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DriveSavers claims it can break into any locked iPhone



Data Recovery Company DriveSavers announces a new service claiming that it can recover sensitive data from a locked smartphone, including particularly hard to destroy iOS devices. The company's service, called Passcode Lockout Data Recovery, is advertised for regular consumers and not apparently designed for law enforcement or other types of official cybersecurity business. Nevertheless The Verge could not directly verify the effectiveness of the tool, and the offer goes against many promises from Apple about the security of storage.

"The first service is offered solely to consumers who have forgotten device passwords, have been blocked by too many wrong attempts, and for those who need access to data stored on a deceased family member's device," the company's press release says. "Other companies offer a similar service for law enforcement only. DriveSavers is the first to offer a Passcode Lockout Data Recovery service to consumers. DriveSavers service is not available for law enforcement and requires proof of ownership before unlocking a device. "

In an email to The Verge a DriveSavers spokesperson says the service costs $ 3,900 per unit, but the company claims it will return your phone or tablet to you unlocked." Depending on the situation, We ask for death certificates, case documents, court documents or other legal documents. In the event of a death, we verify who is the executor of the state through interview and documentation, the spokesman says.

The company says the service is primarily designed for deceased family members to access locked devices but it would not reveal exactly how it could bypass security protocols on iOS or on Android devices. DriveSavers also announces its service for Windows machines, and the devices of a number of manufacturers like Huawei, Lenovo, LG and ZTE.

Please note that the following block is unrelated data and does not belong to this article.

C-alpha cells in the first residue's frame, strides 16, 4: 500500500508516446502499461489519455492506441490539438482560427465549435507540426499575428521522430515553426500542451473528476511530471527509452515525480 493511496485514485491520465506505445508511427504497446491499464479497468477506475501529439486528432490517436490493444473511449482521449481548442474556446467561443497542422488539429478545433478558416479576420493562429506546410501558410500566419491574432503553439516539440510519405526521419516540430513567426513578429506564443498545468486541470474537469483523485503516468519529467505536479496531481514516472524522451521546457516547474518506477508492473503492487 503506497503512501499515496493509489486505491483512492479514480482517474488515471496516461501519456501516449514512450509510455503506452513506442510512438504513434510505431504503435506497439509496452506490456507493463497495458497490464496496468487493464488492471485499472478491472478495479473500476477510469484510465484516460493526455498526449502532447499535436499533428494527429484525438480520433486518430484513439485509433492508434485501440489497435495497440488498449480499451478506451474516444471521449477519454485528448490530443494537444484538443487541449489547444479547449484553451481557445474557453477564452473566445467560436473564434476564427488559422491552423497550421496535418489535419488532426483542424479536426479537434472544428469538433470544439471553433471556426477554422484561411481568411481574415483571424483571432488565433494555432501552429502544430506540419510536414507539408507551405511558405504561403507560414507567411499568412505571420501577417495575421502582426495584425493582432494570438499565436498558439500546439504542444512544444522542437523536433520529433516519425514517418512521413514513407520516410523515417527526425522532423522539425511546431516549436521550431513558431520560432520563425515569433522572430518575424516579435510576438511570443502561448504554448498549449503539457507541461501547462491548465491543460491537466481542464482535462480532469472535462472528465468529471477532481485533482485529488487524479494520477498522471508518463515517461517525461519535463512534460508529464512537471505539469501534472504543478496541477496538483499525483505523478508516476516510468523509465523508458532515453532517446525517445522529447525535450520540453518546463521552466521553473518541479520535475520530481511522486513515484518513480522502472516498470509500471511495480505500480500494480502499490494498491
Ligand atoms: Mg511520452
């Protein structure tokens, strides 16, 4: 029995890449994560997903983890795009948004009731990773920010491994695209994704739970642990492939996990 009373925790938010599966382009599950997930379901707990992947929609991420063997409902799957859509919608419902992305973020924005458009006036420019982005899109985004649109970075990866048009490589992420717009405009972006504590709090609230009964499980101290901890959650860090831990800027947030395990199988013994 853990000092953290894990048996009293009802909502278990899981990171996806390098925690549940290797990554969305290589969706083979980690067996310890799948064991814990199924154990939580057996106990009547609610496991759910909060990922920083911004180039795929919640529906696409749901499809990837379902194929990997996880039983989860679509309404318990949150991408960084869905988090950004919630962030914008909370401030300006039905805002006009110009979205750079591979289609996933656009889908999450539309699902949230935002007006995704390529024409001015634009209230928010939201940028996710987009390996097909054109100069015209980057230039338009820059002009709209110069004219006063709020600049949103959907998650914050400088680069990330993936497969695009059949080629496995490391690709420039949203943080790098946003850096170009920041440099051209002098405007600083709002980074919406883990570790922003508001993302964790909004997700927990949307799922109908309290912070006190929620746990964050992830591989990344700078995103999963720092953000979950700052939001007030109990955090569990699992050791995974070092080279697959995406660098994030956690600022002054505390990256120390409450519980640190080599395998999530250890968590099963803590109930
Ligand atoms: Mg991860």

Of course, these claims invite some serious skepticism. Apple's iPhone is protected by a password locking system that even the FBI was unable to circumvent on its own, introducing a notorious showdown between Apple and the agency two years ago over the unlocking of the San Bernardino shooter's iPhone 5C. (Apple refused to build a special version of the FBI operating system that would include a back door. The FBI sued but eventually dropped the case.)

It's because the password on an iPhone is encrypted, so Apple can not even access a device when it is locked. There are ways to remotely disable the device, but retrieving information such as texts, pictures and other data on the device that is not stored in the cloud should be technically impossible, at least not without using a high level of vulnerability.

The FBI ultimately purchased the service of a third party company, allegedly up to $ 1 million, the details of which a federal judge ruled the FBI did not have to reveal the public for fear that it could be used by foreign opponents. Nevertheless, the utilization used in that case is assumed to cease to function as it was on the software architecture of an older version of iOS.

There are ways to retrieve information from a locked iPhone via iCloud by going through Apple directly with a keyword, but it's not a standard procedure for your everyday consumer and it does not seem to be what DriveSaver claims to have access to . There are also ways to spoof fingerprint data to access a device via Touch ID, as well as methods that enforcement has used to exploit weaknesses in the way iOS processes USB devices, especially the GrayKey hacking tool used by some law enforcement agencies to Apple evolved a method of blocking it completely.

DriveSavers does not seem to use any of these methods we know right now, but there is a possibility that the company has a simple tool that lets it read the data.


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